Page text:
Internet-connected cranes can increase safety, productivity

Launched in
2011, Konecranes’ TRUCONNECT Remote Monitoring and Reporting
is an example of the real benefits of the much-hyped “Internet of Things” trend, according to the
company. Brent Balinski spoke to Konecranes’ Australia and New Zealand marketing manager Warren Ashton about the company’s innovation, which earned it a finalist spot in last year’s Endeavour Awards. 

“Yes –
there are real cost benefits, helping to increase operational efficiency as
well as reduced safety risks from poor operator habits,” Ashton told Manufacturers’ Monthly.

The
advanced connectivity of devices is being seen in more and more places, and
users of cranes can take advantage of this.

TRUCONNECT
is available for the Finland-based company’s CXT and Smarton lines of cranes.
Adoption gives users a clear view of usage through continuous data collection,
displayed on the web over a secure customer portal.

Worldwide,
about 7,500 cranes are being monitored using the system. The uptake in
Australia has been “cautious”, conceded Ashton, with 200 active connections so far.

“But those
who have installed the technology are experiencing real benefits in terms of
safety, reliability and being better able to plan maintenance and servicing
programs,” he added.

According
to Konecranes, there are three distinct benefits from the real-time monitoring
system.

These are
in capturing and presenting safety issues (such as overloads and emergency
stops) to users, optimising maintenance at the correct time (based on usage and
not a calendar), and telling the user the remaining service life of the crane
and its components.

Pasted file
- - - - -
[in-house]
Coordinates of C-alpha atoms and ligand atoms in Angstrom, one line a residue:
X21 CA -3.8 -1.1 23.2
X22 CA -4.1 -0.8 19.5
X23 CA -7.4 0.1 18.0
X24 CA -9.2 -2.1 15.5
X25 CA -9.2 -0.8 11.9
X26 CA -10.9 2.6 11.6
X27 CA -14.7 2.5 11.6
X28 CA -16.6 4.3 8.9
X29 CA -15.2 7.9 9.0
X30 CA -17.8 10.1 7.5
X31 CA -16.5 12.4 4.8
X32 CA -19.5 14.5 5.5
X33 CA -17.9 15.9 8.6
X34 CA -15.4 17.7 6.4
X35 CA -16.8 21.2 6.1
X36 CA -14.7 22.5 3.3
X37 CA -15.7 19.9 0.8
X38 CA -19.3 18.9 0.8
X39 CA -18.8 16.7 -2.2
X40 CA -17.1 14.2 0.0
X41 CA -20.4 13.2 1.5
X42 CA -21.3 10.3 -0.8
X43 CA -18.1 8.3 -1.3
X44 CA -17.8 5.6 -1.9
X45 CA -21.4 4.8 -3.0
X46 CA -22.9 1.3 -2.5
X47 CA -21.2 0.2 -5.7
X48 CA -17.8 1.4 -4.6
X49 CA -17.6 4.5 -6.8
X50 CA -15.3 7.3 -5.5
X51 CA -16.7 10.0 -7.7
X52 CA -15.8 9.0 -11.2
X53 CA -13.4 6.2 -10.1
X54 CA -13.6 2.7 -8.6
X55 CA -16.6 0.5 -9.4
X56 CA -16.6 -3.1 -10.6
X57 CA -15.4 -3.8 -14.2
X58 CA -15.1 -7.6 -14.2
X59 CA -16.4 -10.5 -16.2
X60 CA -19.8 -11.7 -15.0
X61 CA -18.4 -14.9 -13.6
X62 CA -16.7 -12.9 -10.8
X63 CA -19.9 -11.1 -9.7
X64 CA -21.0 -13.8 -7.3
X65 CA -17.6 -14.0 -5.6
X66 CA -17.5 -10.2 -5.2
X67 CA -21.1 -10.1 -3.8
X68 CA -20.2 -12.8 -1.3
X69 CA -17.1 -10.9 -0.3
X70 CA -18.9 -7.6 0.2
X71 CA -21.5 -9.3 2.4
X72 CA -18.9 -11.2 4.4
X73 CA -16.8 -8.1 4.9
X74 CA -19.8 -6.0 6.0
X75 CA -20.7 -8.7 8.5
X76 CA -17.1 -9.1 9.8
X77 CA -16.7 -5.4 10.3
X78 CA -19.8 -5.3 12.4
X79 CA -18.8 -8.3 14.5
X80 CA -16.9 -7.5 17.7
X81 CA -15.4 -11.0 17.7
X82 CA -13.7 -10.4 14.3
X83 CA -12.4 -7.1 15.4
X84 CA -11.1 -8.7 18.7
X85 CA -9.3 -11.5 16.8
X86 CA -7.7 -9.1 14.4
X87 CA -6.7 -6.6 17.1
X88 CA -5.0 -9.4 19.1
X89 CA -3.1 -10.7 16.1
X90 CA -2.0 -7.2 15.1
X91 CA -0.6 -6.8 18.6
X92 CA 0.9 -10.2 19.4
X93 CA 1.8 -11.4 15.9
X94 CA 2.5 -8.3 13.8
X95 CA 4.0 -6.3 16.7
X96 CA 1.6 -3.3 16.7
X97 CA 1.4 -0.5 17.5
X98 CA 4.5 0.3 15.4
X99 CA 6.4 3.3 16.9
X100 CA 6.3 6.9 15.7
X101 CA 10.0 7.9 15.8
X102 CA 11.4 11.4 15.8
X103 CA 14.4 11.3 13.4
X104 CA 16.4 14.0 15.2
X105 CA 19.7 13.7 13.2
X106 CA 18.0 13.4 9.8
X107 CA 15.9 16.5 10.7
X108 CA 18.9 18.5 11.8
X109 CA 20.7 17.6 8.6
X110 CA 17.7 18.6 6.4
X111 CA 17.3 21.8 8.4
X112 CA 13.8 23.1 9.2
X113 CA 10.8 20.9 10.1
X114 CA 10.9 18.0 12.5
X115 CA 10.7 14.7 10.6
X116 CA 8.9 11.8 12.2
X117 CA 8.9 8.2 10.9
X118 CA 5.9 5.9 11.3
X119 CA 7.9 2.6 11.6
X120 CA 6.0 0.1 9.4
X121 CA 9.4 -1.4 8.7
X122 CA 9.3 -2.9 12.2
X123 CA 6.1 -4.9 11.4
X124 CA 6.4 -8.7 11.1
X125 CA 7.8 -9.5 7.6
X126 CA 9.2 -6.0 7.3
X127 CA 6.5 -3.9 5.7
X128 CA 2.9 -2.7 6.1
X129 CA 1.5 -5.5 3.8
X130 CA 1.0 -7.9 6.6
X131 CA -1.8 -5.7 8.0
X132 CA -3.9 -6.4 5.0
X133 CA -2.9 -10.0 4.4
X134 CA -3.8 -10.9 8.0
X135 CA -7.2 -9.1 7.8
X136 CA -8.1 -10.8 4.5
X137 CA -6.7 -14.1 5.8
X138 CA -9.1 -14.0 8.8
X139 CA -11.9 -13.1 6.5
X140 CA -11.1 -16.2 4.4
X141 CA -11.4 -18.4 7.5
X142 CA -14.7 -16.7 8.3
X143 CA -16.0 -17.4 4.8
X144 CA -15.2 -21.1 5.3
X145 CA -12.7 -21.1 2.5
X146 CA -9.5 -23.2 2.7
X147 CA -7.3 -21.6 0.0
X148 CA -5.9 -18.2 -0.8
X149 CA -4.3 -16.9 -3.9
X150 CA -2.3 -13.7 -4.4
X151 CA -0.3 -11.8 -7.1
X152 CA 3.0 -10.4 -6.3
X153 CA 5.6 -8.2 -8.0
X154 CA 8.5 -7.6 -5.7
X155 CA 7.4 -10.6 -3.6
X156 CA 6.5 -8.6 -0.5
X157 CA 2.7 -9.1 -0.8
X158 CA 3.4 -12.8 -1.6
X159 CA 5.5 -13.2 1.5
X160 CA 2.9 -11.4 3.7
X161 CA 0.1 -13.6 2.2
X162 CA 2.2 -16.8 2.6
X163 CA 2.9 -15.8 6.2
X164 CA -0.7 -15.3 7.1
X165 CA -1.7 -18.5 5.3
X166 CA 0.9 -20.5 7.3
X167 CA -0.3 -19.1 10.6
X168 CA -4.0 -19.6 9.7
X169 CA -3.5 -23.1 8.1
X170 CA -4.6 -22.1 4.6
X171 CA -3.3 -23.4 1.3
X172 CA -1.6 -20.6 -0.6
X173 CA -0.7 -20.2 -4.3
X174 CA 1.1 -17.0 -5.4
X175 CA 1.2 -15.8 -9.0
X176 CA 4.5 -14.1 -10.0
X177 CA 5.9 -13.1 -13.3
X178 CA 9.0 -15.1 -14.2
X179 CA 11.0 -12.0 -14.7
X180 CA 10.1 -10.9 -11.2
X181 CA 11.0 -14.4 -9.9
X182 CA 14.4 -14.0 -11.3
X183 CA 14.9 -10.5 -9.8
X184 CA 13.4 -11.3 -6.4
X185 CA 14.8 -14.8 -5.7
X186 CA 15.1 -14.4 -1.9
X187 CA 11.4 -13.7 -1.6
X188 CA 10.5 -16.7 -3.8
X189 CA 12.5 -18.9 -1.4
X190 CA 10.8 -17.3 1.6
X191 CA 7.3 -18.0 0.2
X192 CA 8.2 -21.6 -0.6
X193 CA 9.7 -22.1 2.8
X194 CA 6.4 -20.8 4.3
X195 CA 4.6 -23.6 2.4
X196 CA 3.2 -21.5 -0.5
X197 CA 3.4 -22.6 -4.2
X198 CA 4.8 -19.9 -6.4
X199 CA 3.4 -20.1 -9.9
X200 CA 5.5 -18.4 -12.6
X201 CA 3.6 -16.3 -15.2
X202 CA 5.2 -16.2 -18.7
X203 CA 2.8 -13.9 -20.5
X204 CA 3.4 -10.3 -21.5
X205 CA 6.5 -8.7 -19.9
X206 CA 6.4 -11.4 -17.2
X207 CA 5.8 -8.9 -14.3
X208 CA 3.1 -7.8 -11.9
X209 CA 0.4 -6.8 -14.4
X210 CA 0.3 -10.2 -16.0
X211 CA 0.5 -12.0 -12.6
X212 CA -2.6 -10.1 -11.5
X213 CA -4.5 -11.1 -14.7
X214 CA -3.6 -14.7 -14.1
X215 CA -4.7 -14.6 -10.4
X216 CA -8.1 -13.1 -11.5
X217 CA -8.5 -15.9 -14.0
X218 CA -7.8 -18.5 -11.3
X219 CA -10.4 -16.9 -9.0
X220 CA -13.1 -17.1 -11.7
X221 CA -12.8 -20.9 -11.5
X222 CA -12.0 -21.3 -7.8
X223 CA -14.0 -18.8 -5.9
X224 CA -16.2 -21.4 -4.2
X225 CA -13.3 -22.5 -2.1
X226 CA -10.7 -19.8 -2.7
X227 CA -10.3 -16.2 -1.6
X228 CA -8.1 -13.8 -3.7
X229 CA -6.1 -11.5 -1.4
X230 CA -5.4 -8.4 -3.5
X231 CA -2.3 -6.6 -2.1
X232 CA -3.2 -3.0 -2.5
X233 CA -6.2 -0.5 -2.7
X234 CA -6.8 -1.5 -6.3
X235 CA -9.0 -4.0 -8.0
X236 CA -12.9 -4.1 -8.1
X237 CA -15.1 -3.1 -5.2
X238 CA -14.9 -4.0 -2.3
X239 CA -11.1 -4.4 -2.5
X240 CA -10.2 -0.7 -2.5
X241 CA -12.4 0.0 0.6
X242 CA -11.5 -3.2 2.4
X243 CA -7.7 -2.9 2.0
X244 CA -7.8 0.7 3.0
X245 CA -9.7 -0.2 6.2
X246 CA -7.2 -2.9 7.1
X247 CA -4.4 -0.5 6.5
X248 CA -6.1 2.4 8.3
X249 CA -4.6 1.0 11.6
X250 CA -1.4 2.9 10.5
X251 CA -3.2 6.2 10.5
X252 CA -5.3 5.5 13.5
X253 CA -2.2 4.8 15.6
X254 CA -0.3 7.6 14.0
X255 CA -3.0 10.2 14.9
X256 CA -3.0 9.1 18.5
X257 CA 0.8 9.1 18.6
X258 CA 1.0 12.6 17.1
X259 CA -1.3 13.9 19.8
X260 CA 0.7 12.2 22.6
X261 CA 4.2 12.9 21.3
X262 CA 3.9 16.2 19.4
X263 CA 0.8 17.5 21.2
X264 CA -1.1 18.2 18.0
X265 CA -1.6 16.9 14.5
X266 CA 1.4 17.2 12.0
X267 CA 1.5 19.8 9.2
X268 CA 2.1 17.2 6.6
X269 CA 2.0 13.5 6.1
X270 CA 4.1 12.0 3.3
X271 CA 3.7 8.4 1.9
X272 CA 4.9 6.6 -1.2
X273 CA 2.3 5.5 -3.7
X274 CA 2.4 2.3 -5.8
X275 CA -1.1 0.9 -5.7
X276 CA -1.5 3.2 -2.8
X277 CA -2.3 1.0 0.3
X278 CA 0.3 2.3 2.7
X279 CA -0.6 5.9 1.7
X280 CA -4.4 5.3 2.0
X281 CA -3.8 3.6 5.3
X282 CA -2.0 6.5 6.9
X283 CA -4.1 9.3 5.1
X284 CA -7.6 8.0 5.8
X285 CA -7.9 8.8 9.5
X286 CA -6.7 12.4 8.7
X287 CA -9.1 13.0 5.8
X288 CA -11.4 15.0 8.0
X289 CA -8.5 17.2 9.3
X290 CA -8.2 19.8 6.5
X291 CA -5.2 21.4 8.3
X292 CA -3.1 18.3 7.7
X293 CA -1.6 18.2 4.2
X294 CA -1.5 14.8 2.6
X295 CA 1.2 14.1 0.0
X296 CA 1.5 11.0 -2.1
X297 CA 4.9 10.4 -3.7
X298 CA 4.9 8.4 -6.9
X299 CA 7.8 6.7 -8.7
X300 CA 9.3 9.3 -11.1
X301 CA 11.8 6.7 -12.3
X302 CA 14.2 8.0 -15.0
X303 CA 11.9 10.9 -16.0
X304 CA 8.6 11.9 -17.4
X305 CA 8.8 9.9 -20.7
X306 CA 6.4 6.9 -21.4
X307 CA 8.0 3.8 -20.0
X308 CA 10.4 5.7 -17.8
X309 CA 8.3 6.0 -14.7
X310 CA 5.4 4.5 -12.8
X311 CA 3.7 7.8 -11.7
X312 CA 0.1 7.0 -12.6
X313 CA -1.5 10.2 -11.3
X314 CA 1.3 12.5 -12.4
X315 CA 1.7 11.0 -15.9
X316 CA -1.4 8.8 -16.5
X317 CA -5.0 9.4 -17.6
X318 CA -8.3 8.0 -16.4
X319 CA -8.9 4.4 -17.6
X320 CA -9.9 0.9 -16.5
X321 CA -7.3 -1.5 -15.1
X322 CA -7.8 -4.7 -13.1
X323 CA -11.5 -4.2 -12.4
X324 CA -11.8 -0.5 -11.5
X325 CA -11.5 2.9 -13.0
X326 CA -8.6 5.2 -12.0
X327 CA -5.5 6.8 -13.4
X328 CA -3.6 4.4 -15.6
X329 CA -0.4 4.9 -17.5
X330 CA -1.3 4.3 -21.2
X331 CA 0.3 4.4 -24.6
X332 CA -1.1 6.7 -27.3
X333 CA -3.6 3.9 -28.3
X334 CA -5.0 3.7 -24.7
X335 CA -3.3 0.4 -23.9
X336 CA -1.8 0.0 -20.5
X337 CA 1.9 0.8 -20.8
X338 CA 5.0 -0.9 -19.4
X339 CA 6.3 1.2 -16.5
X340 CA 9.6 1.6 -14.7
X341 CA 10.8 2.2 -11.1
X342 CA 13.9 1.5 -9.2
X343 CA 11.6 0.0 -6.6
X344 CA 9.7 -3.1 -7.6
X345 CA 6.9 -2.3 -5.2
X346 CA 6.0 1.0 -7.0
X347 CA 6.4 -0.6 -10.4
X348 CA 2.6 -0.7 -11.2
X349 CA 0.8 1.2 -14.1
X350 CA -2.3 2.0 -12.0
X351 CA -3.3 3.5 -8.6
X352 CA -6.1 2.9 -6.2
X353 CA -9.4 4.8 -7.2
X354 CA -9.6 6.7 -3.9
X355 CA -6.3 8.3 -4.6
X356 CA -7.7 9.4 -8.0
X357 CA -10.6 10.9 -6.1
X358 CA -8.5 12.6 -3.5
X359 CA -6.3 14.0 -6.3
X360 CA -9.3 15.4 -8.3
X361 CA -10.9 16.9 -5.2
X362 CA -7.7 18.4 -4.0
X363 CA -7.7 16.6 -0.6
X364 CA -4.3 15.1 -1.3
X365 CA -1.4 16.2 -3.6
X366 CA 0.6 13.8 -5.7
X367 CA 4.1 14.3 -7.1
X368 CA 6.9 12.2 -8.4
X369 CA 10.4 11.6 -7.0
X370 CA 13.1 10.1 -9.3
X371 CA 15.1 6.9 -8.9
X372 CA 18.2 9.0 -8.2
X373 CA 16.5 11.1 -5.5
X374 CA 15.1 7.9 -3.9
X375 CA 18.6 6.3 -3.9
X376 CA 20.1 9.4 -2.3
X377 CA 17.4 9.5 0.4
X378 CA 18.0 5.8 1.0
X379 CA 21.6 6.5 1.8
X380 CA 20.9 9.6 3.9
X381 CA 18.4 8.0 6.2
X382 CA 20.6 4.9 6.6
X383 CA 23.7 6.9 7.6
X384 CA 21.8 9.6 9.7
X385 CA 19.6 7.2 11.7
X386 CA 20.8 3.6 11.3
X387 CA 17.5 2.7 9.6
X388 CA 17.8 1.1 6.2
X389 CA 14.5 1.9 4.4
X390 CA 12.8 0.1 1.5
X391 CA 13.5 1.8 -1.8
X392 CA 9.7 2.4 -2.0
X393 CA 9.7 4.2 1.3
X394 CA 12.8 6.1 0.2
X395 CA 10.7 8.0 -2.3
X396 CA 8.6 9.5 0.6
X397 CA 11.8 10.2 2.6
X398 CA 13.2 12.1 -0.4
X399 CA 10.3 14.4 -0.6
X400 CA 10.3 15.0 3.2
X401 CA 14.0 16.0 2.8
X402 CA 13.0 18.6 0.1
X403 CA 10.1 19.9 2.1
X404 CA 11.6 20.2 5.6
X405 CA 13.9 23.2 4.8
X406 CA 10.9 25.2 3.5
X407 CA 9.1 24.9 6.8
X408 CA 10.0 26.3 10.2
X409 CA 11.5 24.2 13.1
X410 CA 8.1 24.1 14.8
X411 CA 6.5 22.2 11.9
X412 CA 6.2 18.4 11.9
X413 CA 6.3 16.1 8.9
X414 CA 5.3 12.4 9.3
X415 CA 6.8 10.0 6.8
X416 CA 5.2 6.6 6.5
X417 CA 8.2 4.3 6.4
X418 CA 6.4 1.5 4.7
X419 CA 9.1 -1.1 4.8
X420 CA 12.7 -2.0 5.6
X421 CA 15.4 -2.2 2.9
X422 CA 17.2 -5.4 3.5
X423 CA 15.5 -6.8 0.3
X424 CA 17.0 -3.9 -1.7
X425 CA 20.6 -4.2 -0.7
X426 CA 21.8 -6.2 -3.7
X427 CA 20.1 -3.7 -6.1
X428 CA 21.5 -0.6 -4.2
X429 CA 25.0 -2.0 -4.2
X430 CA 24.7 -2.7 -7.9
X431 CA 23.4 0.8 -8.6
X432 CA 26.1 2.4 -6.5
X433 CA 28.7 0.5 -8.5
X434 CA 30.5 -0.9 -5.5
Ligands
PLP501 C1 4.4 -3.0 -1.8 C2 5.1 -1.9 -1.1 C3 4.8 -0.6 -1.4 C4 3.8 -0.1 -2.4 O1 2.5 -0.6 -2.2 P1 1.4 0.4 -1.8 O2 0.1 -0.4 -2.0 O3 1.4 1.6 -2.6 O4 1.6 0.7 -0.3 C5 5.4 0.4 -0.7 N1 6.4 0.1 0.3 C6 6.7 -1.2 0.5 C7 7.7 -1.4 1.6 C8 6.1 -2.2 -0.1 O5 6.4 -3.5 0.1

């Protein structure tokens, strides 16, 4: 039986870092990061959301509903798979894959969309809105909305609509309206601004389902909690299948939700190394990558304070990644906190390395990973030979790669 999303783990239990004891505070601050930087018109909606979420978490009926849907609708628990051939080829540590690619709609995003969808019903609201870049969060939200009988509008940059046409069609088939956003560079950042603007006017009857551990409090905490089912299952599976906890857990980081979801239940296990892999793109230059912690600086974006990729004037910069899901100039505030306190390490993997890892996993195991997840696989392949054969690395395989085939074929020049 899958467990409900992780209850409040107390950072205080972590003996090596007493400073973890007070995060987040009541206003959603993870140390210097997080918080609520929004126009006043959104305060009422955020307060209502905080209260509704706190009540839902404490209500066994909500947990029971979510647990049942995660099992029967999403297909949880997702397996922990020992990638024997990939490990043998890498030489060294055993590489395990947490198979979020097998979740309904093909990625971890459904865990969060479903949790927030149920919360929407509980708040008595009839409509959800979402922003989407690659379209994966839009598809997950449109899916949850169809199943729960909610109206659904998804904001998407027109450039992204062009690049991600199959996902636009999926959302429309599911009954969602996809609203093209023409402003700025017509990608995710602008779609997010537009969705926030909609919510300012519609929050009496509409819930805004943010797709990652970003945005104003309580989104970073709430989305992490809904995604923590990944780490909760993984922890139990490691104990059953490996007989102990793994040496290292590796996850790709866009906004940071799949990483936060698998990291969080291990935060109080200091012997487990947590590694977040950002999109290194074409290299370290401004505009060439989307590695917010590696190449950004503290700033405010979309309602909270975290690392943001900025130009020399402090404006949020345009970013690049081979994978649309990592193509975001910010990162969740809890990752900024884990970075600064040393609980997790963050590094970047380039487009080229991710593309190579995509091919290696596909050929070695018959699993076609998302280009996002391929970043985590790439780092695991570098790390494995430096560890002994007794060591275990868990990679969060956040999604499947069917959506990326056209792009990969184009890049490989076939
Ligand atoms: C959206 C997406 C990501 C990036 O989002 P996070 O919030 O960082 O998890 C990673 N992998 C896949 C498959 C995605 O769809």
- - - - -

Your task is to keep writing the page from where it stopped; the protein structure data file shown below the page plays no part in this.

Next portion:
The option
of safety alerts via text message or email is available as an add-on.

Among the
benefits, importantly, is a better use of an asset – the crane – by a company
and economic benefits from this.

“Sometimes
the operator may be using the crane in a less than ideal way, which could
reduce the overall efficiency of operations,” said Ashton.

“While
there is nothing technically wrong from a safety point of view, in many cases,
operational efficiency can be increased by making small adjustments, which
leads to better profitability.”

Konecranes
has been operating in Australia for nearly three decades.
It is one of 48 countries in which it offers lifting equipment and services,
and operates at 626 locations worldwide.

Within
Australia and New Zealand it has over 1,000 customers, with manufacturers
making up a major chunk of this number.

“Our major
industries are mining, manufacturing, power generation, paper, water and
steel,” said Ashton.

“Manufacturing
is one of our key industries, and while it’s difficult to put an exact number
on it, it definitely makes up a large proportion of our business.”

The
benefits of the company’s TRUCONNECT technology to the manufacturing sector saw
Konecranes recognised as a finalist in the Safety Scheme category in the 2014
Endeavour Awards
.

Overall,
they were part of a record field of entrants (138 overall, nearly double 2013’s number).

Konecranes
believes that, especially given the cost conscious nature of the industry in Australia,
TRUCONNECT is a worthwhile offering.

“Those who
have installed the technology are experiencing real benefits in terms of
safety, reliability and being better able to plan maintenance and servicing
programs,” finished Ashton.

To read
about and to enter the 2015 Endeavour Awards, visit this
website
. Nominations are free, and all finalists receive two free
tickets to the event’s gala dinner, held in Melbourne during National
Manufacturing Week.


Image: http://www.konecranes.com.au

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